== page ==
There are some ethical lines science should not cross: Mengele’s experiments, human-animal hybrids, and this.
Even MIT is raising red flags in response to this eco-startup’s madcap idea to prevent/reverse global warming.
Anyone familiar with History and the famines that accompanied the global cooling the year or two following massive volcanic eruptions should be reading this story with a wary eye. (See 1816’s year without a summer, for example, or the eruption in 536 that preceded crop failures and a plague outbreak).
The culprit responsible for those years without a summer was not the volcanic eruptions themselves. It was the clouds of gasses hanging high in the air which screened much of the sunlight from reaching the Earth’s surface.
Now, a climate-activist start-up is trying to intentionally mimic the effects of those catastrophic climate anomalies.
Because messing around with ecosystems in the name of saving the planet never has unintended consequences, right?
Like what’s happening to the Sahara:
HEY CLIMATE ALARMISTS: Where Is Your Outcry Over This Study About Solar And The Sahara?
Or climate-altering ‘wind shadows’ being cast by the wind turbines we’ve been building…
Or the disposal nightmare of end-of-life-cycle wind farms that was touched on in this story: If Biden REALLY Wanted To Improve The Economy AND The Environment, He’d Do THIS
MIT Technology Review opened an article about this start-up by listing the reasons responsible scientists have NOT been chasing this particular idea:
Geoengineering refers to deliberate efforts to manipulate the climate by reflecting more sunlight back into space, mimicking a natural process that occurs in the aftermath of large volcanic eruptions. In theory, spraying sulfur and similar particles in sufficient quantities could potentially ease global warming.
It’s not technically difficult to release such compounds into the stratosphere. But scientists have mostly (though not entirely) refrained from carrying out even small-scale outdoor experiments. And it’s not clear that any have yet injected materials into that specific layer of the atmosphere in the context of geoengineering-related research.
That’s in part because it’s highly controversial. Little is known about the real-world effect of such deliberate interventions at large scales, but they could have dangerous side effects. The impacts could also be worse in some regions than others, which could provoke geopolitical conflicts. — MIT
With those disclaimers clearly and loudly presented up-front, they went on to talk about a company that has already begun implementing this project.
Some researchers who have long studied the technology are deeply troubled that the company, Make Sunsets, appears to have moved forward with launches from a site in Mexico without any public engagement or scientific scrutiny. It’s already attempting to sell “cooling credits” for future balloon flights that could carry larger payloads.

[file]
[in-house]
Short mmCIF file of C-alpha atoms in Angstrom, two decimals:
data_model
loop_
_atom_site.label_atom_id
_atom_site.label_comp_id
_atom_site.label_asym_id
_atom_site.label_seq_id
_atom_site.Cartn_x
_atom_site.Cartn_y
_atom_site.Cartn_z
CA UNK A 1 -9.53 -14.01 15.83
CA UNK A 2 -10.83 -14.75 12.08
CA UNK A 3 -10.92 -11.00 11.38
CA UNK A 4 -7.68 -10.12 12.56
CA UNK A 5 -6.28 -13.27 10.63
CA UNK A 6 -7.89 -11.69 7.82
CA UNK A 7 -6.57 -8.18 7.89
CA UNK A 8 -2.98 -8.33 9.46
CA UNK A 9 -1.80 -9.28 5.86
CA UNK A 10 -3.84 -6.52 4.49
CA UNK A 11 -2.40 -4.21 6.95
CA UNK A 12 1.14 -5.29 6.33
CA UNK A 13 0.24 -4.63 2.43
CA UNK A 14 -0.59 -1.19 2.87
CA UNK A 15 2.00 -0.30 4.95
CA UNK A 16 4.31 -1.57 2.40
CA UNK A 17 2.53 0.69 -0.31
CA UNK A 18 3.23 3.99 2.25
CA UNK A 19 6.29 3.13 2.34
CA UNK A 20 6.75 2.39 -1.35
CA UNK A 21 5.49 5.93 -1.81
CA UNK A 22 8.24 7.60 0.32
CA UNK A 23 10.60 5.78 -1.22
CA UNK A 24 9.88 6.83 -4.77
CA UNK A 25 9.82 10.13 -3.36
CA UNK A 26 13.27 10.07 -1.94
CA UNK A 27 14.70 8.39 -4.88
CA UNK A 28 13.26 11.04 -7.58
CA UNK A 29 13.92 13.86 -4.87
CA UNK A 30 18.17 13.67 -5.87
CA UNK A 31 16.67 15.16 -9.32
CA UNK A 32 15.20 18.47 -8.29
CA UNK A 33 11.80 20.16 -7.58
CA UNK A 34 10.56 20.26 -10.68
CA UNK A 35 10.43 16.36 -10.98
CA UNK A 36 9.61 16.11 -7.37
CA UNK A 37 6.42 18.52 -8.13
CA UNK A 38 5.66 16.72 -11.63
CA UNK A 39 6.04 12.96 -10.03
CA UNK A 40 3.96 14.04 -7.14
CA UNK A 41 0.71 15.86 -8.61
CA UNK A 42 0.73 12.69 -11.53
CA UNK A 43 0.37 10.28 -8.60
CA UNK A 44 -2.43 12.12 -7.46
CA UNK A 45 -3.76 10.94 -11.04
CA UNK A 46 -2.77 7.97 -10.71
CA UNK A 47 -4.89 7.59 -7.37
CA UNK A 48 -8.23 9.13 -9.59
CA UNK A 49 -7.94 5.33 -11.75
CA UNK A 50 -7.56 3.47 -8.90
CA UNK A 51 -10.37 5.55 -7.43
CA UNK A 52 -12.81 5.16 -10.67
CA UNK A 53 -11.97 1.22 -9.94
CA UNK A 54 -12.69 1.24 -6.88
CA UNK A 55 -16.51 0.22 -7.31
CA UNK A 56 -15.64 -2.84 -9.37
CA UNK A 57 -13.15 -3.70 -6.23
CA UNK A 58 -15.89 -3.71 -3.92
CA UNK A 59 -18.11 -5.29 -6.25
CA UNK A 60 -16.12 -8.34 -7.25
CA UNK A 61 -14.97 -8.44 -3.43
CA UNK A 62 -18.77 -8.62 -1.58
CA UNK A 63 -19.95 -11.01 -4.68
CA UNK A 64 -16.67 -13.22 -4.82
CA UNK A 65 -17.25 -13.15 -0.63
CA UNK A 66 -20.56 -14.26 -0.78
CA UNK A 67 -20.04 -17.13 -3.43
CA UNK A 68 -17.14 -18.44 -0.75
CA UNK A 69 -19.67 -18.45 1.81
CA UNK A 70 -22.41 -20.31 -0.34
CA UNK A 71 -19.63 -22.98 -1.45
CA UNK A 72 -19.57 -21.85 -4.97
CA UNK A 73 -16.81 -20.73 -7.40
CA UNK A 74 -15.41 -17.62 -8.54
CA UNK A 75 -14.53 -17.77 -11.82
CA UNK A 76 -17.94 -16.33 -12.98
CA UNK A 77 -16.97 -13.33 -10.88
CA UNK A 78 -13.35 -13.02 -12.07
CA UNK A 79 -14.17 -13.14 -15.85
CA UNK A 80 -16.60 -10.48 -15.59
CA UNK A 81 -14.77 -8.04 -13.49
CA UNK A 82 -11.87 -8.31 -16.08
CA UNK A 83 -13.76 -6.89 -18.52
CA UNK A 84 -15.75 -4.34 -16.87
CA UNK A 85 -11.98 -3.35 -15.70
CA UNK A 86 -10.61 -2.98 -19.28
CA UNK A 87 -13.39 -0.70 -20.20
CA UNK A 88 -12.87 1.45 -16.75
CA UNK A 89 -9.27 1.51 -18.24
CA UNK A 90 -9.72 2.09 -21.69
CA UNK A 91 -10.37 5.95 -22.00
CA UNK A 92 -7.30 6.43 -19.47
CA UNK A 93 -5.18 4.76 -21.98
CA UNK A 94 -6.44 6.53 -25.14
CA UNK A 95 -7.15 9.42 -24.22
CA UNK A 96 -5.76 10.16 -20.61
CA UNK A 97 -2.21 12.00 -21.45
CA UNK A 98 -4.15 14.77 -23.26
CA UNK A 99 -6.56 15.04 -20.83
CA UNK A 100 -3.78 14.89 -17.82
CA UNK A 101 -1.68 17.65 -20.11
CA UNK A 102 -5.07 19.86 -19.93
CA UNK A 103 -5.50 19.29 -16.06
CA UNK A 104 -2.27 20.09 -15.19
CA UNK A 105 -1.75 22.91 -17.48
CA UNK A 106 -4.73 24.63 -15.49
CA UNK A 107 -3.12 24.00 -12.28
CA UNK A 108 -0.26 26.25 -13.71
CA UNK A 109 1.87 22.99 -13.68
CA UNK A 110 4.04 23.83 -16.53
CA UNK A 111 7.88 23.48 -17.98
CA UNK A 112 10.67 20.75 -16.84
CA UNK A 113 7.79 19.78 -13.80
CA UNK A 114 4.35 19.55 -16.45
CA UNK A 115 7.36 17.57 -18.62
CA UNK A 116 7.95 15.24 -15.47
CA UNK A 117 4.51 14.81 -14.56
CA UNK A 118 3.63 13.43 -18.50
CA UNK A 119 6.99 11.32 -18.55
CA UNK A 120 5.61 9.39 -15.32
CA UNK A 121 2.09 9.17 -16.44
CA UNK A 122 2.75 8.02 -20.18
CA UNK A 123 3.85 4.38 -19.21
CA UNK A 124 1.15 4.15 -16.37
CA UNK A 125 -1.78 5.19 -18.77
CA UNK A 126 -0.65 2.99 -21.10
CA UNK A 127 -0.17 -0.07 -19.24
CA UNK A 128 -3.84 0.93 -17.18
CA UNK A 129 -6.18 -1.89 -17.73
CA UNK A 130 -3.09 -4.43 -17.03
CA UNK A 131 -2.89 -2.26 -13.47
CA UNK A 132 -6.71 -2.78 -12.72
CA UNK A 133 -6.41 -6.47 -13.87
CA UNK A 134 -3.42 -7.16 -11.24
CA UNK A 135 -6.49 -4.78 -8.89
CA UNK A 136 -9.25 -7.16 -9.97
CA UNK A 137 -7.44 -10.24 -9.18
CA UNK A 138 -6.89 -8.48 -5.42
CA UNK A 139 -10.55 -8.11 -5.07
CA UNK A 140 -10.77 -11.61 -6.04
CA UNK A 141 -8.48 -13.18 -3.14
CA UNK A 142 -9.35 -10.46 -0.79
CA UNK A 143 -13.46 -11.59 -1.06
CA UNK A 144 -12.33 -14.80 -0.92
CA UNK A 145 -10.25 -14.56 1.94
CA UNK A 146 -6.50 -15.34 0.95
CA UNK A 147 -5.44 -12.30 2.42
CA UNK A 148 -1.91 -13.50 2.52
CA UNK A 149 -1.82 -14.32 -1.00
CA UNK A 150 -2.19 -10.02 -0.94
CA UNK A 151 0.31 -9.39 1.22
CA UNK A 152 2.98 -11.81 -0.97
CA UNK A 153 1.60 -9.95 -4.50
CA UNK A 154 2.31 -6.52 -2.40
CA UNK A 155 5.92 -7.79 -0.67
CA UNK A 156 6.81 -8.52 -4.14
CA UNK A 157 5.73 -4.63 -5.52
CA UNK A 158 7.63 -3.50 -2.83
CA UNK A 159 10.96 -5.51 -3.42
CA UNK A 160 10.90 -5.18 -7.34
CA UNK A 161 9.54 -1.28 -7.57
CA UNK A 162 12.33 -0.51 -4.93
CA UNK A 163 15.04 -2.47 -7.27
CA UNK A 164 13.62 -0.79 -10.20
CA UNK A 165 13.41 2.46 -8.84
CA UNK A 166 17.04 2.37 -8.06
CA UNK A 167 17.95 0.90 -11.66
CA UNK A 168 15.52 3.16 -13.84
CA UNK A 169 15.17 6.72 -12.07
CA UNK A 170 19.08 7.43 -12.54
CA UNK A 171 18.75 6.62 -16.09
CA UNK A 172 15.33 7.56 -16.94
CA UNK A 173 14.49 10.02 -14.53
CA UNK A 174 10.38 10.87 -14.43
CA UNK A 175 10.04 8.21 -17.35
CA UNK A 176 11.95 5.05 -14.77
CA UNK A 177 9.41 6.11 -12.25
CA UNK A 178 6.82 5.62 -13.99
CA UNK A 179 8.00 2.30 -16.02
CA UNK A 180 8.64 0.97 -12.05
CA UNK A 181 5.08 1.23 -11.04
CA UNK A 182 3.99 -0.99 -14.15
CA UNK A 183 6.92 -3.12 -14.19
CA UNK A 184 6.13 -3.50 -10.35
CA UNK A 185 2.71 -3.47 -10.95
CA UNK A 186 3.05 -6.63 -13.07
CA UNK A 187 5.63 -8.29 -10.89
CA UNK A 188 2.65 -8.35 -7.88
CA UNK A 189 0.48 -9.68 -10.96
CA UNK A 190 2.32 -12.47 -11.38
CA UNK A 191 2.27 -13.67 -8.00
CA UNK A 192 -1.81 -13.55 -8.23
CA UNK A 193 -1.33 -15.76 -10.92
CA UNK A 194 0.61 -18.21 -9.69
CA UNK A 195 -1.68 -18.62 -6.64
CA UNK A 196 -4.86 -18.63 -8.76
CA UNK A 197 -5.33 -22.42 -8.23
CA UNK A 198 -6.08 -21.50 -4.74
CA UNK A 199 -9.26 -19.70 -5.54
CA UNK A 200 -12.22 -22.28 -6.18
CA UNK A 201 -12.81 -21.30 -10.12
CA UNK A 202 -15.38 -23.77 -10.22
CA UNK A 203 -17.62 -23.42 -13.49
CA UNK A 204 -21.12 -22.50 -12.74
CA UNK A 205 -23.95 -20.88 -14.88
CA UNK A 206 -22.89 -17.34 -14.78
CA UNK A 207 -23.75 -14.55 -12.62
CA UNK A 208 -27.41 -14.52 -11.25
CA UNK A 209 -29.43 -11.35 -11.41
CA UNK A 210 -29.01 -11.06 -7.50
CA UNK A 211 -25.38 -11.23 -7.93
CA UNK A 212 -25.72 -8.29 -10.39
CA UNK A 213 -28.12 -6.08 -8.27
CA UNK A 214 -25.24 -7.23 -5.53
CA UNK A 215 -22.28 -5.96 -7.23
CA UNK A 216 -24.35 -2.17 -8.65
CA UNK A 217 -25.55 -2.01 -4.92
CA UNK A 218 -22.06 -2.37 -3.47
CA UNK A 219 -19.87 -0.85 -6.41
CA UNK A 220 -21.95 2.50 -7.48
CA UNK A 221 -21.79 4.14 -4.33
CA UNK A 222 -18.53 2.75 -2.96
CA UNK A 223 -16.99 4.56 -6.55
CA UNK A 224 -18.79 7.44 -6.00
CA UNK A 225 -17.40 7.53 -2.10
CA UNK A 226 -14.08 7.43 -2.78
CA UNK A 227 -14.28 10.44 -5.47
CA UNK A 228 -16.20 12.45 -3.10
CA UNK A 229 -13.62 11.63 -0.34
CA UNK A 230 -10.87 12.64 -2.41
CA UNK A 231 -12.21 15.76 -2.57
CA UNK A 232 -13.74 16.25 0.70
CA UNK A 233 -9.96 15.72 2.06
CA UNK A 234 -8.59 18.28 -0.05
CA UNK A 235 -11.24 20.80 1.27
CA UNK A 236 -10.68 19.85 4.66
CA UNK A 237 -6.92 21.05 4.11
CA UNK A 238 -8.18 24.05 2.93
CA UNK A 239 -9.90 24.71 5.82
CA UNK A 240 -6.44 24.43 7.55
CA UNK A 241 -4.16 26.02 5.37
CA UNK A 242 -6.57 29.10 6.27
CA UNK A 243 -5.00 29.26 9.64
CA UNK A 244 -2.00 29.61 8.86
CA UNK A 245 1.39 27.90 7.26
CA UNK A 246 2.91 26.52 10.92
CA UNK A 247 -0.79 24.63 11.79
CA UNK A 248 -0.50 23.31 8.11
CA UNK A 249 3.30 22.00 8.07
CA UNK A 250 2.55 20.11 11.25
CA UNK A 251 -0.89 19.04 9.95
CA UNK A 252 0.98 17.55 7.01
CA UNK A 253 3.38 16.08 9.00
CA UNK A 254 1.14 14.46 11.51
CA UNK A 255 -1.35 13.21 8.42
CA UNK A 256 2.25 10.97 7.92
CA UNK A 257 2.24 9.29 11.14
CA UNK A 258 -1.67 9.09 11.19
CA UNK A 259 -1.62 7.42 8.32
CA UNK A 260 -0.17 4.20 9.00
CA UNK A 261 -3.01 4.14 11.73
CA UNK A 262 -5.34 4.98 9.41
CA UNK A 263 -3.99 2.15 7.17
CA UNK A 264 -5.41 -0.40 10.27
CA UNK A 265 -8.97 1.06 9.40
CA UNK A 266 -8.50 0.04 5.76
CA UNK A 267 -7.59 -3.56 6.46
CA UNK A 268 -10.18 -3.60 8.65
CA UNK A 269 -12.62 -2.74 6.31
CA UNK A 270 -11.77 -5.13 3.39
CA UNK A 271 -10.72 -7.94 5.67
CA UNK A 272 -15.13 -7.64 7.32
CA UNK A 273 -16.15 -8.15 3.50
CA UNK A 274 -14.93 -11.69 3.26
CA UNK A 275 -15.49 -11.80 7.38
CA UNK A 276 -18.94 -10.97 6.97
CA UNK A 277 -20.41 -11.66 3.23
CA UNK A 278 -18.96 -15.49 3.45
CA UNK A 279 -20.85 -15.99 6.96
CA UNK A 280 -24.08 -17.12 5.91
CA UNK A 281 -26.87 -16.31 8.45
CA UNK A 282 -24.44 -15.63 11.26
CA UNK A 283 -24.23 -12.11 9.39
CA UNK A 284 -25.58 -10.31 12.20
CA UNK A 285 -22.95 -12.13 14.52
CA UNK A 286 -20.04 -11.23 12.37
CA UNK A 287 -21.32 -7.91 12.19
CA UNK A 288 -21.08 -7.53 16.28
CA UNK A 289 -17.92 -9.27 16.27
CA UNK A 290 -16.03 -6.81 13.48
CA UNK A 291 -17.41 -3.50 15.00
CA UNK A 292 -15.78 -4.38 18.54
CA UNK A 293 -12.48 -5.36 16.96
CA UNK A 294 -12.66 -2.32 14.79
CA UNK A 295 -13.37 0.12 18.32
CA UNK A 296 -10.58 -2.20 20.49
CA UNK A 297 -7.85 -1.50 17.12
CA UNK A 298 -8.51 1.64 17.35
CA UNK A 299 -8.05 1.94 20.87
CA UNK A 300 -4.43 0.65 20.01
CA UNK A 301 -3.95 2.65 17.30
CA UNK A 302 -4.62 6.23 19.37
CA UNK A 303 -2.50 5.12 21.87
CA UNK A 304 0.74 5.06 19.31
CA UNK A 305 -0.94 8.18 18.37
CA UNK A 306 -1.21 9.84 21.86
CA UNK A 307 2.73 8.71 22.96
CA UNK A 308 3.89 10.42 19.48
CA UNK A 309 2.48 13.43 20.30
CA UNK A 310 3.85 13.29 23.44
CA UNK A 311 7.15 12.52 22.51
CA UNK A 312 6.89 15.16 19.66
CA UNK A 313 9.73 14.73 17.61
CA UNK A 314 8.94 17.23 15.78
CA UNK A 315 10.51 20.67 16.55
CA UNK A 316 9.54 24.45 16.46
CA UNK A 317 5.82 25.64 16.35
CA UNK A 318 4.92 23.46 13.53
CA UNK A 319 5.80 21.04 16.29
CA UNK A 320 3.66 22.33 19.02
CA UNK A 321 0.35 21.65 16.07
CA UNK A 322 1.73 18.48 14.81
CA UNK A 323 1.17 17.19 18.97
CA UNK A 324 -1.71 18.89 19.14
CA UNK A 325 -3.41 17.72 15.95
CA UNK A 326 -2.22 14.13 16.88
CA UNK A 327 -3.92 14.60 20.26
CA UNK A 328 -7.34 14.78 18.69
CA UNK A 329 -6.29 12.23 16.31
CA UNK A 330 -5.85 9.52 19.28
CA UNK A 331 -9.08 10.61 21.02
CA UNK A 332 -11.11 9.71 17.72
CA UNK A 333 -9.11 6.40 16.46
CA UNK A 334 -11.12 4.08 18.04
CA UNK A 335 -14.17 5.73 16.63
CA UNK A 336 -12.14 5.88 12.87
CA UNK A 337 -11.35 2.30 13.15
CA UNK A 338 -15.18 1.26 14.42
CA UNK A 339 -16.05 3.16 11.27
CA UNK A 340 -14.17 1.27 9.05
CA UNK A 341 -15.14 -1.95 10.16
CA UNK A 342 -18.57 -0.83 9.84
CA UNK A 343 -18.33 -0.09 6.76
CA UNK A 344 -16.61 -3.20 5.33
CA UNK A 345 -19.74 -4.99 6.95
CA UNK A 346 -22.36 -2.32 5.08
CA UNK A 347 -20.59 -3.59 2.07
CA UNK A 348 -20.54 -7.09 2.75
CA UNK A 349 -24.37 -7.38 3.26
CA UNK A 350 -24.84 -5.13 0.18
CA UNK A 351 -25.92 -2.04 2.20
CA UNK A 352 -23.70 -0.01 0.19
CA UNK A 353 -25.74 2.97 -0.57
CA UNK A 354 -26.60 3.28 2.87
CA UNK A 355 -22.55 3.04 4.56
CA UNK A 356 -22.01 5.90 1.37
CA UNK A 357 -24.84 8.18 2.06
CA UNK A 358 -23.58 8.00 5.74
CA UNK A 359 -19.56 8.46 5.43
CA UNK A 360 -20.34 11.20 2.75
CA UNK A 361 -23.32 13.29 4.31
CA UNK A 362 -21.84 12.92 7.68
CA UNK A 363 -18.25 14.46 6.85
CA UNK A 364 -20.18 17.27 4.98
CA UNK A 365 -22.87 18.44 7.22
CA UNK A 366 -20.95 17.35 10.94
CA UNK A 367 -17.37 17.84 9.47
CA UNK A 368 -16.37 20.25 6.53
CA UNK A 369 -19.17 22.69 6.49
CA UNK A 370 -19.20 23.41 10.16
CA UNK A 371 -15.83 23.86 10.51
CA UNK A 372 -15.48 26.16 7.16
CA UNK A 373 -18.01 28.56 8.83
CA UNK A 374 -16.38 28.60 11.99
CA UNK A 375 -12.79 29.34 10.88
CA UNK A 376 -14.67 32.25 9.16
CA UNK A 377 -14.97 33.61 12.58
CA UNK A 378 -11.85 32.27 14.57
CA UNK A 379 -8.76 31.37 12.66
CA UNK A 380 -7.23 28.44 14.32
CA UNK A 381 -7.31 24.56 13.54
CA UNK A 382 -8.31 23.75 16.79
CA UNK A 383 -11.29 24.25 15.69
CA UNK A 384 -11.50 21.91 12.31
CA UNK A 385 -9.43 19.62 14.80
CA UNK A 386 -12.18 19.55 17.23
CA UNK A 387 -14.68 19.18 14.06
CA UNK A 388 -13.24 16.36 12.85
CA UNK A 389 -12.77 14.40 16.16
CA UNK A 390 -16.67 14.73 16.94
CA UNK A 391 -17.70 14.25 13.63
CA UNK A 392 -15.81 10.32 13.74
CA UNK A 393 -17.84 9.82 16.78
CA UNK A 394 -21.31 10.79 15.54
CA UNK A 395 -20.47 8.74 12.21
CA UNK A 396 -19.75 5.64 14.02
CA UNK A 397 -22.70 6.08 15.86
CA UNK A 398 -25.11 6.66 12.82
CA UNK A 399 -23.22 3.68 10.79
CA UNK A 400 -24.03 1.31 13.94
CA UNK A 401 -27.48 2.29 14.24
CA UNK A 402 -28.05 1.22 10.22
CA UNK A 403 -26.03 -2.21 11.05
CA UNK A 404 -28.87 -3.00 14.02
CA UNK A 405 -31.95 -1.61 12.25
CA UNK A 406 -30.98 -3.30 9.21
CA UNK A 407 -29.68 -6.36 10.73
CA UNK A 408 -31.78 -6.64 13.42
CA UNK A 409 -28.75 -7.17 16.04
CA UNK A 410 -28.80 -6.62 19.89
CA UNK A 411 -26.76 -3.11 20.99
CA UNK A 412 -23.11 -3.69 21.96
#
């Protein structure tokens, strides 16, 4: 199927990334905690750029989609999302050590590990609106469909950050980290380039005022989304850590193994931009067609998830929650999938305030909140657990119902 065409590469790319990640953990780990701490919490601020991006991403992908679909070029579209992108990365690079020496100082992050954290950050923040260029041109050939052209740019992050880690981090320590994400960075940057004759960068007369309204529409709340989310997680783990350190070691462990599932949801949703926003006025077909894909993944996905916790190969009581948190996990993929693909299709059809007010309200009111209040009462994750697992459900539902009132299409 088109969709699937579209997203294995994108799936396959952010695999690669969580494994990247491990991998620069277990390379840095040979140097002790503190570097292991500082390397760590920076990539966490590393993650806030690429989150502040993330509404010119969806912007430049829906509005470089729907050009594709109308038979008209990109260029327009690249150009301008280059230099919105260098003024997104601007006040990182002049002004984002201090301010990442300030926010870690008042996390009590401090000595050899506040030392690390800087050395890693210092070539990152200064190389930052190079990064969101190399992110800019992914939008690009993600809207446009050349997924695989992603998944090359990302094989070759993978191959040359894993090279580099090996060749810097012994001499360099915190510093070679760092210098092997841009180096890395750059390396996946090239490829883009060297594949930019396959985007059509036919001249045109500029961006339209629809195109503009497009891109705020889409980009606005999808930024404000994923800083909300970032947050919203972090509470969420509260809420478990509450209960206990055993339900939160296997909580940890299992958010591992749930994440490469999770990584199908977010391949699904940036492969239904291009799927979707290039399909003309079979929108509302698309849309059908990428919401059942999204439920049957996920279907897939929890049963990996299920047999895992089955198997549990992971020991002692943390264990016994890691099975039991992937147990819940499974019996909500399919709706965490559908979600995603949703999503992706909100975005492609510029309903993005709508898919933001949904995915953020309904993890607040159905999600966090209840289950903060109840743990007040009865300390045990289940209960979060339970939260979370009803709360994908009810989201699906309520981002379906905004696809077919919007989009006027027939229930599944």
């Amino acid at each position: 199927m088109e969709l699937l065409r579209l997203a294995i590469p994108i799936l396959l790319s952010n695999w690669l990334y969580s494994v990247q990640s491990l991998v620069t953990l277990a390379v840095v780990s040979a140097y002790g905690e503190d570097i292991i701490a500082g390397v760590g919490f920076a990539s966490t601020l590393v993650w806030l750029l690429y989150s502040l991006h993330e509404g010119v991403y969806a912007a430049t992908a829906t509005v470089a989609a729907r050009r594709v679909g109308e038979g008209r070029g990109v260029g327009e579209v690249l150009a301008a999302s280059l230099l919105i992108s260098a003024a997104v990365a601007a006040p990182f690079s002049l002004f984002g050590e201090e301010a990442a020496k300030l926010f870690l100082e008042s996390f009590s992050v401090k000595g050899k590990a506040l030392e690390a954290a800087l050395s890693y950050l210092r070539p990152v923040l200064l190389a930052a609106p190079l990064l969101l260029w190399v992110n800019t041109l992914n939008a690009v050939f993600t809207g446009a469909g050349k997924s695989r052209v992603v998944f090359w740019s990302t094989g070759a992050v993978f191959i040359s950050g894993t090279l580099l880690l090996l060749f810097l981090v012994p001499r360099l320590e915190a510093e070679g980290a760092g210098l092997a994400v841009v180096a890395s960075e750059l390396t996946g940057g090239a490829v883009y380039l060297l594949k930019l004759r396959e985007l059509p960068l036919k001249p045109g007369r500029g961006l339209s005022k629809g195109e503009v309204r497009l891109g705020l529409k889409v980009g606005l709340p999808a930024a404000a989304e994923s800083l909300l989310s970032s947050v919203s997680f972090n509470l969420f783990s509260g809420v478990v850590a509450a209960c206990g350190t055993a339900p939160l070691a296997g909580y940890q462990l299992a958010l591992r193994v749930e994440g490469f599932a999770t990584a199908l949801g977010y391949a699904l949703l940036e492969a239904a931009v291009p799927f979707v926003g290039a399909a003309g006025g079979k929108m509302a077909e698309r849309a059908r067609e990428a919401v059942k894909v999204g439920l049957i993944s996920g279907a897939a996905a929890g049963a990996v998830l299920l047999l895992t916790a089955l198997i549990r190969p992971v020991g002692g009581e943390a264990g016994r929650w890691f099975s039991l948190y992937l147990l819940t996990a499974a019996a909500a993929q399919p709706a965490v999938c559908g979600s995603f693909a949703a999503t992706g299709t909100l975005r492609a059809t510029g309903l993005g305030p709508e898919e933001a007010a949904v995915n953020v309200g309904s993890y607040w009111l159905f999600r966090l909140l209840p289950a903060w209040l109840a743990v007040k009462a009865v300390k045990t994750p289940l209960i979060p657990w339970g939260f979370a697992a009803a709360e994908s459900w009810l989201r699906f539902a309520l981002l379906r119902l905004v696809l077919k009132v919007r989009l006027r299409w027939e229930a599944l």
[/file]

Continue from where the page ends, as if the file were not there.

Several researchers MIT Technology Review spoke with condemned the effort to commercialize geoengineering at this early stage. Some potential investors and customers who have reviewed the company’s proposals say that it’s not a serious scientific effort or a credible business but more of an attention grab designed to stir up controversy in the field.
Luke Iseman, the cofounder and CEO of Make Sunsets, acknowledges that the effort is part entrepreneurial and part provocation, an act of geoengineering activism.
He hopes that by moving ahead in the controversial space, the startup will help drive the public debate and push forward a scientific field that has faced great difficulty carrying out small-scale field experiments amid criticism.
“We joke slash not joke that this is partly a company and partly a cult,” he says. –MIT
And people wonder why we call these clods Gaia-worshippers…
What is the current state of the related branch of science? Simple: it’s So premature that we don’t have enough information to know what we don’t know.
This could be the geological equivalent of doctors in the ’50s telling people to take up smoking for the weight loss benefits.
And if something goes horribly wrong? This isn’t a computer model. You can’t just press a reset button and go back to the beginning. You’re stuck with whatever mess that came as a result.
Psalms of War: Prayers That Literally Kick Ass is a collection, from the book of Psalms, regarding how David rolled in prayer. I bet you haven’t heard these read, prayed, or sung in church against our formidable enemies — and therein lies the Church’s problem. We’re not using the spiritual weapons God gave us to waylay the powers of darkness. It might be time to dust them off and offer ‘em up if you’re truly concerned about the state of Christ’s Church and of our nation.
Also included in this book, Psalms of War, are reproductions of the author’s original art from his Biblical Badass Series of oil paintings.
This is a great gift for the prayer warriors. Real. Raw. Relevant.